The execution of the above program gives the following output showing the calculated value of 9 * 8 returned from the exception class, which we defined.
Let us consider one more example of a user-defined exception. In this example, we will try to derive the error from the super class of Exception. This type of superclass exception is mostly used when we have a single module that should handle many different types of errors. We will try to do this by using this module to define the base class for our exceptions. Then, different subclasses will be created to define each exception class for distinct possible errors that need to be handled.
# Class which is derived from the main base class of Exception is DerivedClassError class class DerivedClassError(Exception): # Even though DerivedClassError is derived from the main base class of exceptions, # it will be used and considered as the base class for our user defined exception class pass class TransDerivedClassError(DerivedClassError): # This transition will occur when the transition will try to # perform the state which is actually not permitted to it def __init__(self, previous, next, message): self.previous = previous self.next = next # message will store the value generated from the error self.message = message try: raise(TransDerivedClassError(4,6*4,"Not Permitted")) # DerivedClassError will store the value of the user defined exception except TransDerivedClassError as DerivedClassError: print('There is an occurrence of exception: ',DerivedClassError.message)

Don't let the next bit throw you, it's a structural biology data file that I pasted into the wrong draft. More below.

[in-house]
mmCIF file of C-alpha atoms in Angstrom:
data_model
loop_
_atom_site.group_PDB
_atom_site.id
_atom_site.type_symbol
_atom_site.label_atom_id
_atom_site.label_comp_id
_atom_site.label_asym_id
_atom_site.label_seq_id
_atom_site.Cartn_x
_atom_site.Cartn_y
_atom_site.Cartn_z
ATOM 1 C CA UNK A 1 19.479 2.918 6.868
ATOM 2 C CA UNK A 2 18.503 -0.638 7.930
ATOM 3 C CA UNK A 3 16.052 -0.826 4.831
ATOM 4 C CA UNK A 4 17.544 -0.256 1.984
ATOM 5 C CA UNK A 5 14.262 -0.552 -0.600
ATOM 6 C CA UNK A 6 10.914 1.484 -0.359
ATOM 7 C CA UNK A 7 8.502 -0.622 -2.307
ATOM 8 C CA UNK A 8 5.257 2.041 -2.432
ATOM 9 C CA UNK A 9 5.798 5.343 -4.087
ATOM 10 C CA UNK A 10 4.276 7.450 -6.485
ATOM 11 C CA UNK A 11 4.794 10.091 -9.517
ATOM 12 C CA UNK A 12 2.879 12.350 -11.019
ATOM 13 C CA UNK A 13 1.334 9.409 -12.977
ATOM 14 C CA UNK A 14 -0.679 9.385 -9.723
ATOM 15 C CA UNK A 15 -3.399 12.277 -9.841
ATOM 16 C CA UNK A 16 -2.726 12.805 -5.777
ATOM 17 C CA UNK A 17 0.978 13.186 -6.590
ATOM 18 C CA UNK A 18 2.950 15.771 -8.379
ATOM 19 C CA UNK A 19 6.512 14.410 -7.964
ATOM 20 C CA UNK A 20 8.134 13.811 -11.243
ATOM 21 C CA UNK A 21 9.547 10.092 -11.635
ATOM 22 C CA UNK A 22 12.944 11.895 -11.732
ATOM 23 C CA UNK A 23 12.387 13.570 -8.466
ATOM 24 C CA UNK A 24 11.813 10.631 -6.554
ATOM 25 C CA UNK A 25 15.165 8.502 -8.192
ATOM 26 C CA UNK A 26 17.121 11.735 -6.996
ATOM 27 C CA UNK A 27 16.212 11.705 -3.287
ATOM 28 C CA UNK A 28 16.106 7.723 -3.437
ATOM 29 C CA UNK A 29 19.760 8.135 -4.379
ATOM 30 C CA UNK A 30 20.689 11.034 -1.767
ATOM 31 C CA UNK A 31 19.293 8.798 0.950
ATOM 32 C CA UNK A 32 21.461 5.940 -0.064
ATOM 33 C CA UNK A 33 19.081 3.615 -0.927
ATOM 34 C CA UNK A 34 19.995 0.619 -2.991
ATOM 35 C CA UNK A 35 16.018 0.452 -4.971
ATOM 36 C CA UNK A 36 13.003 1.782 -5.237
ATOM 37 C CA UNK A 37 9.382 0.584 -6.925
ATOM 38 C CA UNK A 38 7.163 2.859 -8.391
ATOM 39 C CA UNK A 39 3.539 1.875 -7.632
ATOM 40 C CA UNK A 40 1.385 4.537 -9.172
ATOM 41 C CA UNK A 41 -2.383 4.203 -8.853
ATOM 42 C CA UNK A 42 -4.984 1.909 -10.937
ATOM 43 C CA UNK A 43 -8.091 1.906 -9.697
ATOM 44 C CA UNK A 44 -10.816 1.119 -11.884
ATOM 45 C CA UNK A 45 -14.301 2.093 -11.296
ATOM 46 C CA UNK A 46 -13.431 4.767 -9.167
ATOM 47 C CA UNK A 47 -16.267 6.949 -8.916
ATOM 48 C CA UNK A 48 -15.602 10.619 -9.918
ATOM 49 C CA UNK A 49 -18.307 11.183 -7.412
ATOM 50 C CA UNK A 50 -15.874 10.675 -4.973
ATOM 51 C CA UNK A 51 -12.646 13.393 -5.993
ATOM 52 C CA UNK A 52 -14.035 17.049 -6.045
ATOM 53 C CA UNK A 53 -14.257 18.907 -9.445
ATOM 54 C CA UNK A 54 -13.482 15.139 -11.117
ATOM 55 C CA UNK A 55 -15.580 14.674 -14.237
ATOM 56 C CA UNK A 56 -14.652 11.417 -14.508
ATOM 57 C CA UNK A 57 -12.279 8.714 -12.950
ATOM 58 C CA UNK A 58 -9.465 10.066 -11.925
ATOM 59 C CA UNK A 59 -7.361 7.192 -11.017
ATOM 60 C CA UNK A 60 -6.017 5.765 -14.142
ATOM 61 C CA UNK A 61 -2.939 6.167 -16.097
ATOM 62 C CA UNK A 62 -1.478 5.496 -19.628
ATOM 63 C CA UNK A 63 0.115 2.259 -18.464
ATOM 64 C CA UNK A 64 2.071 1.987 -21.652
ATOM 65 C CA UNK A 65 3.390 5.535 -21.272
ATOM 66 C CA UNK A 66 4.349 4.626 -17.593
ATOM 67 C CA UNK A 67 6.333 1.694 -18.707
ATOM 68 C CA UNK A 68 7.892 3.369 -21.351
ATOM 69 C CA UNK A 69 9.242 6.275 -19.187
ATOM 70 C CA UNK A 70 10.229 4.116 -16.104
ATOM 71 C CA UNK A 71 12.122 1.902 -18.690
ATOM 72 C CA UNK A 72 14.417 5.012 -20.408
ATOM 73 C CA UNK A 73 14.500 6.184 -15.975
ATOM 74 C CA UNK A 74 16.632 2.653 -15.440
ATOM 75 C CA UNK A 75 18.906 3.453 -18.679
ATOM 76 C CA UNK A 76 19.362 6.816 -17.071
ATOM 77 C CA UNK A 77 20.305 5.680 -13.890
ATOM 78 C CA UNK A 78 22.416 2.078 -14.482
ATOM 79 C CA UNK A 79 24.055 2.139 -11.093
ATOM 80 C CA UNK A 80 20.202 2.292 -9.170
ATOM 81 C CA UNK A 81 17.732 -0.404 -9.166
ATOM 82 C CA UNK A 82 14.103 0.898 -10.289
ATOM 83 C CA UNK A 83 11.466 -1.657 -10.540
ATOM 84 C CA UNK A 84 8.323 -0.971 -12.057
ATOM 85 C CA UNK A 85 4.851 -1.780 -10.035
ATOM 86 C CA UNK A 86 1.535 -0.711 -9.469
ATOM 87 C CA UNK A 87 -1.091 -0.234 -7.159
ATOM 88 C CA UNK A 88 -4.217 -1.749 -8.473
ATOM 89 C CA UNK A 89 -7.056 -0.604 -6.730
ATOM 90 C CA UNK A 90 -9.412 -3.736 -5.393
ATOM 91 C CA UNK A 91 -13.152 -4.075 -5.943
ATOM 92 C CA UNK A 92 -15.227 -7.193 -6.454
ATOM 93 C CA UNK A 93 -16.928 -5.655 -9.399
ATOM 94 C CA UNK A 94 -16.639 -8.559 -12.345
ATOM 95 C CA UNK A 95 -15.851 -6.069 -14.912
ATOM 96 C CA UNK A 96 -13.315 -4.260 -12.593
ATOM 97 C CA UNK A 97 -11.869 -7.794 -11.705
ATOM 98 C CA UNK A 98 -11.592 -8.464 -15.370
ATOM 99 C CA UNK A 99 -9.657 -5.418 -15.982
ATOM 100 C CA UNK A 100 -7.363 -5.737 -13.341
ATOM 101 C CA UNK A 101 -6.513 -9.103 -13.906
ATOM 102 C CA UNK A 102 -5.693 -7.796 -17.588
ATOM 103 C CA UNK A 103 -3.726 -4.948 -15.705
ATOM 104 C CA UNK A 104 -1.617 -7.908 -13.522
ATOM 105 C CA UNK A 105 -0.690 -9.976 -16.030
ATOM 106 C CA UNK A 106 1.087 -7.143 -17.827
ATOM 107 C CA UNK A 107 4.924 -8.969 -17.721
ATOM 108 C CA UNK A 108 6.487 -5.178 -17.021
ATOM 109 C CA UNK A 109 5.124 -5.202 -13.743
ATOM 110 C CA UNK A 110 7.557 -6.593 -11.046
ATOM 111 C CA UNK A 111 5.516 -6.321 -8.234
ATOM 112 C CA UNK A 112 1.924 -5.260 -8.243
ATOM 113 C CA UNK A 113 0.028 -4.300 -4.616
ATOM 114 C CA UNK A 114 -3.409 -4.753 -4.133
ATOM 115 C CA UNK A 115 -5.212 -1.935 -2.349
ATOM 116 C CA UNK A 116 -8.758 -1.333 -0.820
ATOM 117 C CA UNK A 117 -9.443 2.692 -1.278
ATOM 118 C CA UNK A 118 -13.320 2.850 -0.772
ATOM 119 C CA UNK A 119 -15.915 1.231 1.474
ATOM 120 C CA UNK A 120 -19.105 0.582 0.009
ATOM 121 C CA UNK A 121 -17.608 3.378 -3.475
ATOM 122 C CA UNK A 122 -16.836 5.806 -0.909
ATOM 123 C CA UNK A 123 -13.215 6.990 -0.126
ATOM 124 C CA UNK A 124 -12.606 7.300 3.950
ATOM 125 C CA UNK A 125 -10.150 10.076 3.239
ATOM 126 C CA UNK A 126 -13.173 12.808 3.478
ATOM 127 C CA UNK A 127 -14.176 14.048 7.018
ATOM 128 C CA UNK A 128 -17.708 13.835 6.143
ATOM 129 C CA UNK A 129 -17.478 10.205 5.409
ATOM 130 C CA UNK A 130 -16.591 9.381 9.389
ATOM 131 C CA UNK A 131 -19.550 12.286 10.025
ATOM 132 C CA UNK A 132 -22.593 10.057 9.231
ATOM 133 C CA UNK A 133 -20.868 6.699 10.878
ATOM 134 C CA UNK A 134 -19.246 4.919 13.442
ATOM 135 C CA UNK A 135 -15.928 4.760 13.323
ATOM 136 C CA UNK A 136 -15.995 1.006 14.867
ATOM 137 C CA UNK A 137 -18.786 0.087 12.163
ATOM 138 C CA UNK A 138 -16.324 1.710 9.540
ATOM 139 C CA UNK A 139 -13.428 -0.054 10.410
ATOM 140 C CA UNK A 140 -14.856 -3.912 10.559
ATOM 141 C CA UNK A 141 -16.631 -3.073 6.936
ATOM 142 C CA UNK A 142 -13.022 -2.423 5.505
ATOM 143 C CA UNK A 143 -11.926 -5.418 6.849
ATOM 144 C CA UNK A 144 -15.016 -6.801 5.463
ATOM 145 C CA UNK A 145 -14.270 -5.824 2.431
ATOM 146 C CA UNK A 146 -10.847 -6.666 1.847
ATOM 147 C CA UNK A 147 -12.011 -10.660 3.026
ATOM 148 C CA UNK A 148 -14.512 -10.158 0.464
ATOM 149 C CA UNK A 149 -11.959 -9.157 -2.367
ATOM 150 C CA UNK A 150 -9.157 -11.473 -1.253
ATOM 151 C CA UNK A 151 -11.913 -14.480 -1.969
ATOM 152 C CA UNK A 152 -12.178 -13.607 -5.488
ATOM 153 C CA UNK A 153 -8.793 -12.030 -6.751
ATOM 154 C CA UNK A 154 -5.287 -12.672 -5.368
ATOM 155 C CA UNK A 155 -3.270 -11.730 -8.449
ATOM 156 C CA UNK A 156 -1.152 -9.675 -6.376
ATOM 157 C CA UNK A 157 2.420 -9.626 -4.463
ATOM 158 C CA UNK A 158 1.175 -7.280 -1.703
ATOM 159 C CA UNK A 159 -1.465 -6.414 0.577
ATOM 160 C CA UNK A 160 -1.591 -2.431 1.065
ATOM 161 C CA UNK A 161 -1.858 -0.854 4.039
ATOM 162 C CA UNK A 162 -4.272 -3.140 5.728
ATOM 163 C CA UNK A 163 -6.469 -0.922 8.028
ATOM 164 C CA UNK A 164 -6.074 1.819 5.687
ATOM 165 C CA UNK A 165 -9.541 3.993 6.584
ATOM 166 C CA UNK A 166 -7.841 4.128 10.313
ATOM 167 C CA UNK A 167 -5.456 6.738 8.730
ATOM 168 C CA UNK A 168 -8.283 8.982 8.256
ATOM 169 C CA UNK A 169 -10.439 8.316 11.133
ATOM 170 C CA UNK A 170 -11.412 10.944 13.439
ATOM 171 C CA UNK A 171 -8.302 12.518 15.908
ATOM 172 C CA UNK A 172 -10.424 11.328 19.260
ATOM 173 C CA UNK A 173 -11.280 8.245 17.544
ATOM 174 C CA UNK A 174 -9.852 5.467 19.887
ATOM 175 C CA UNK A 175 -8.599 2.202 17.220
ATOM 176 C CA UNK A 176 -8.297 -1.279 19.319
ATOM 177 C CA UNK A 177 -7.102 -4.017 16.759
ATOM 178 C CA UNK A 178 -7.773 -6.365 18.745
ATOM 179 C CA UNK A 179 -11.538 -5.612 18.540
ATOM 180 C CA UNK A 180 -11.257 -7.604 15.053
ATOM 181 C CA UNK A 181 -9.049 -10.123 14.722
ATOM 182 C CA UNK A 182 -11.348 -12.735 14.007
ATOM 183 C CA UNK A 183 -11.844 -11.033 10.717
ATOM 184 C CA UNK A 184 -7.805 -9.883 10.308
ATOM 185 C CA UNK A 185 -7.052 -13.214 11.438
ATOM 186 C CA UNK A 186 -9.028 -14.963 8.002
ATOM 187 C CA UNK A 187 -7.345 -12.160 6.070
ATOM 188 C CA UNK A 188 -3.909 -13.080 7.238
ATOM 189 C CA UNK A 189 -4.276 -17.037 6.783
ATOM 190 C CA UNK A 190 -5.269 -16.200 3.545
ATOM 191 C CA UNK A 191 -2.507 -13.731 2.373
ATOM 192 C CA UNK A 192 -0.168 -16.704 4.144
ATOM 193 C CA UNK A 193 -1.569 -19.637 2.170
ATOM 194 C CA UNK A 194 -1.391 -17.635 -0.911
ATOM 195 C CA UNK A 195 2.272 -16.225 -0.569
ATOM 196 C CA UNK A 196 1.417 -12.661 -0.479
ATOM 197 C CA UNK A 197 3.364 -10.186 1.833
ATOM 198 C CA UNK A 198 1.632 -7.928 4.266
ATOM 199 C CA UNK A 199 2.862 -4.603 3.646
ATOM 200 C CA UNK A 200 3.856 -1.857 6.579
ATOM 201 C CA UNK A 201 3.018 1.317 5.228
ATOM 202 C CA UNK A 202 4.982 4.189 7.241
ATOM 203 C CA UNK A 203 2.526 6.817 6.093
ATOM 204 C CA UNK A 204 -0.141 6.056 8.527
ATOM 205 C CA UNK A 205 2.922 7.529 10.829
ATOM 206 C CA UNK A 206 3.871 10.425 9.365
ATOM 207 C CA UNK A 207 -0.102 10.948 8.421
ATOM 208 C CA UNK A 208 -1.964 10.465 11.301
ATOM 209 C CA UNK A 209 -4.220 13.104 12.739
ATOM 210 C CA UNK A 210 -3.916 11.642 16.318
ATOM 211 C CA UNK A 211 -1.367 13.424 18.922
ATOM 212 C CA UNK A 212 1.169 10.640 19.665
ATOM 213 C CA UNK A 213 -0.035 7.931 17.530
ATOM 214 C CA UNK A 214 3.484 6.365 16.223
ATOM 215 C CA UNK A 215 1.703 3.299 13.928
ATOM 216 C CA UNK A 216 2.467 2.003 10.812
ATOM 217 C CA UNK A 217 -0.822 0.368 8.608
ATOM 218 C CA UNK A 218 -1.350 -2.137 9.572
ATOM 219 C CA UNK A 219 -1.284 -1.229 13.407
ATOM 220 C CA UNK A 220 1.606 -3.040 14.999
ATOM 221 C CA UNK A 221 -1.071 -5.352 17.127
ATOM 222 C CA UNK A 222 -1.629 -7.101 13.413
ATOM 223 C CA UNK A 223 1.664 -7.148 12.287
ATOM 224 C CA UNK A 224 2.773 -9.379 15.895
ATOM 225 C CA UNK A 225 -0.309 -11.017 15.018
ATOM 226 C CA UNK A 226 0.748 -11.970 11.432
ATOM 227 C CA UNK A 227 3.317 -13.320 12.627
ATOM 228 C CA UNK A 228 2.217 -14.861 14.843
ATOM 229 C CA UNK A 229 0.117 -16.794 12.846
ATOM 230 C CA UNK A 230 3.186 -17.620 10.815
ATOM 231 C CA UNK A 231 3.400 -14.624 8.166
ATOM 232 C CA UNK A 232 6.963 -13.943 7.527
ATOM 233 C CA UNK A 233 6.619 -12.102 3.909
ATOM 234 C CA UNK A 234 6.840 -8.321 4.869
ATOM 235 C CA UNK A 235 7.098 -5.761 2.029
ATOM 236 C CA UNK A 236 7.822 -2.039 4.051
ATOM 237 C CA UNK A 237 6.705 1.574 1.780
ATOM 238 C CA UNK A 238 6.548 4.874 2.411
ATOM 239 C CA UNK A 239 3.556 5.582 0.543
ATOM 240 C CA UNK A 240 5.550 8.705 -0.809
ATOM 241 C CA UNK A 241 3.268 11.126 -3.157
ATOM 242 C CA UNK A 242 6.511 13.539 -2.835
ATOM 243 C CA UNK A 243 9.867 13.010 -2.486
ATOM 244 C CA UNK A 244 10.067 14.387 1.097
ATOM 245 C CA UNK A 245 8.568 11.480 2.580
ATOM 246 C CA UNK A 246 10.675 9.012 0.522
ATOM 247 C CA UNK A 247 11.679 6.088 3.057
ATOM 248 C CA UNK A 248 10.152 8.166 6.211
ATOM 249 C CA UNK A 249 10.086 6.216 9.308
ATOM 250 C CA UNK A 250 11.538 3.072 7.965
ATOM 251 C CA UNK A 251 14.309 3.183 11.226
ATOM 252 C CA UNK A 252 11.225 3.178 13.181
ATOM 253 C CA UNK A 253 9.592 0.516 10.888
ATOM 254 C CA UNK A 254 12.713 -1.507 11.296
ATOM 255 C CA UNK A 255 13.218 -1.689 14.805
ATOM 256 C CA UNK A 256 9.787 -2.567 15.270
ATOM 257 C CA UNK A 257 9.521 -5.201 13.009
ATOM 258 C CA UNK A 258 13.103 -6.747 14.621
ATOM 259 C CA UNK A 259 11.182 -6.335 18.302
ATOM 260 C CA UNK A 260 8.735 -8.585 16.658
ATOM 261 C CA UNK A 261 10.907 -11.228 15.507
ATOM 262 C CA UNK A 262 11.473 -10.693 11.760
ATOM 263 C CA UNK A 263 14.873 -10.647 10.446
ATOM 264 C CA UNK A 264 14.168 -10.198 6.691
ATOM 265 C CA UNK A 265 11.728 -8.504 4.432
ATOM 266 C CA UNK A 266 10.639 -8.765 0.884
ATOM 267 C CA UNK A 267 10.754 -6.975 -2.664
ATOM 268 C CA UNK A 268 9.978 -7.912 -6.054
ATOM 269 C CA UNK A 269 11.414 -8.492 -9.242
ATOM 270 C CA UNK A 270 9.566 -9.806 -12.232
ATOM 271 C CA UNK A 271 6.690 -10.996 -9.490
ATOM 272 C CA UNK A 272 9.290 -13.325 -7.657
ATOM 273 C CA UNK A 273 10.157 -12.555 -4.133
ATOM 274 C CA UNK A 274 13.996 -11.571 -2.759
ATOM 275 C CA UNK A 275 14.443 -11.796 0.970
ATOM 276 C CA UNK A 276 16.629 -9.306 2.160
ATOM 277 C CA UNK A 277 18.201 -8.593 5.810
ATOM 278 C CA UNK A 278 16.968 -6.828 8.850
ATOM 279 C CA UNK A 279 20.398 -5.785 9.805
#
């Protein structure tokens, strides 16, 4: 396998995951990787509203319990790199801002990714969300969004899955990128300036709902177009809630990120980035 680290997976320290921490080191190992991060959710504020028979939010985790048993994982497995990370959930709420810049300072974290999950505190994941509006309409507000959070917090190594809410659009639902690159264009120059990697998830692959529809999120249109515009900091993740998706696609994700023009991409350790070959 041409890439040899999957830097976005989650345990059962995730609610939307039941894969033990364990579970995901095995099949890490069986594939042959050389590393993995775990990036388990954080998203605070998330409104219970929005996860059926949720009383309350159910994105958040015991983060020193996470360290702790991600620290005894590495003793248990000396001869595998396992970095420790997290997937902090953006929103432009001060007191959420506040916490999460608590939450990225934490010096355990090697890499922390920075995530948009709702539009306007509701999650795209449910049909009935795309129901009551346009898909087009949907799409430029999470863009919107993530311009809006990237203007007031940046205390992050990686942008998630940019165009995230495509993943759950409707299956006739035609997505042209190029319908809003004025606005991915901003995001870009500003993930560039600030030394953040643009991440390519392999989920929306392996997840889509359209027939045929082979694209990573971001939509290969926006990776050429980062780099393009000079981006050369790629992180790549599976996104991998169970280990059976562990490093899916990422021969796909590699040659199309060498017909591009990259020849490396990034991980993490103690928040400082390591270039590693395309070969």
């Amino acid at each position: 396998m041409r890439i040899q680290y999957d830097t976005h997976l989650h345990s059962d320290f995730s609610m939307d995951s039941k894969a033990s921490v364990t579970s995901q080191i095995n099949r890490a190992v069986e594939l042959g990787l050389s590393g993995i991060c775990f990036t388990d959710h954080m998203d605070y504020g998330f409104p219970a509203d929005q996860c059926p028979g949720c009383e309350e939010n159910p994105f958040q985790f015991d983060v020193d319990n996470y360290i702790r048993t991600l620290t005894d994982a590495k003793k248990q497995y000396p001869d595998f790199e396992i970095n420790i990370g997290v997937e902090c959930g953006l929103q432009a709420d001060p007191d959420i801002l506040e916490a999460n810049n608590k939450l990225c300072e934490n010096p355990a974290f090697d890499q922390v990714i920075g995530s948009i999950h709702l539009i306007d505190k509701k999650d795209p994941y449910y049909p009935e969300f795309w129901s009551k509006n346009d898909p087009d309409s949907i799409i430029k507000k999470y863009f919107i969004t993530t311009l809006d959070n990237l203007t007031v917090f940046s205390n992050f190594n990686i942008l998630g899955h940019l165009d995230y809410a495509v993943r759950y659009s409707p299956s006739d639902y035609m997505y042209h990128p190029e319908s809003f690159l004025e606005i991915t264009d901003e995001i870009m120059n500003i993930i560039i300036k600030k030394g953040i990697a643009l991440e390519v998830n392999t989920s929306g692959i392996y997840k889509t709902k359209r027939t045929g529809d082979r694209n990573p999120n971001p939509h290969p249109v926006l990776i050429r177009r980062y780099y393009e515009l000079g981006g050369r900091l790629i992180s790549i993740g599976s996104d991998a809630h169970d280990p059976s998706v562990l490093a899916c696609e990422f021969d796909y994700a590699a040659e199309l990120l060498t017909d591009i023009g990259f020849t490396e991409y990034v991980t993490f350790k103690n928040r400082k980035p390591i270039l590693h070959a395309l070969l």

The execution of the above program gives the following output showing the message “Not Permitted” returned from the exception class, which we defined.
We can even consider the standard predefined exceptions as the base class while creating our new user defined exception. Let us consider one of the examples of that type. RuntimeError is raised when the error which is occurred cannot be considered in any of the available categories of exceptions. RuntimeError is the in-built exception in python. Therefore, we can consider this class as the base class for our user-defined class instead of the main Exception class. The following program illustrates the usage of the same.
# SampleError is derived from the RuntimeError instead of main base class of Exception class SampleError(RuntimeError): def __init__(self, arg): self.args = arg try: raise SampleError("Exception") except SampleError as message: print (message.args)
The execution of the above program gives the following output and works in a similar way as it would have in case if we must have extended the main Exception class instead of RuntimeError class as the consideration of base class.
We can define exceptions according to the requirement and necessity in the program of python. There are many ways in which we can create these exceptions. They can be handled by a simple exception handling mechanism of try and except in python as the other predefined exceptions are handled.
This is a guide to Python User Defined Exceptions. Here we discuss the introduction, syntax, and how to use exceptions along with examples and code implementation. You may also have a look at the following articles to learn more –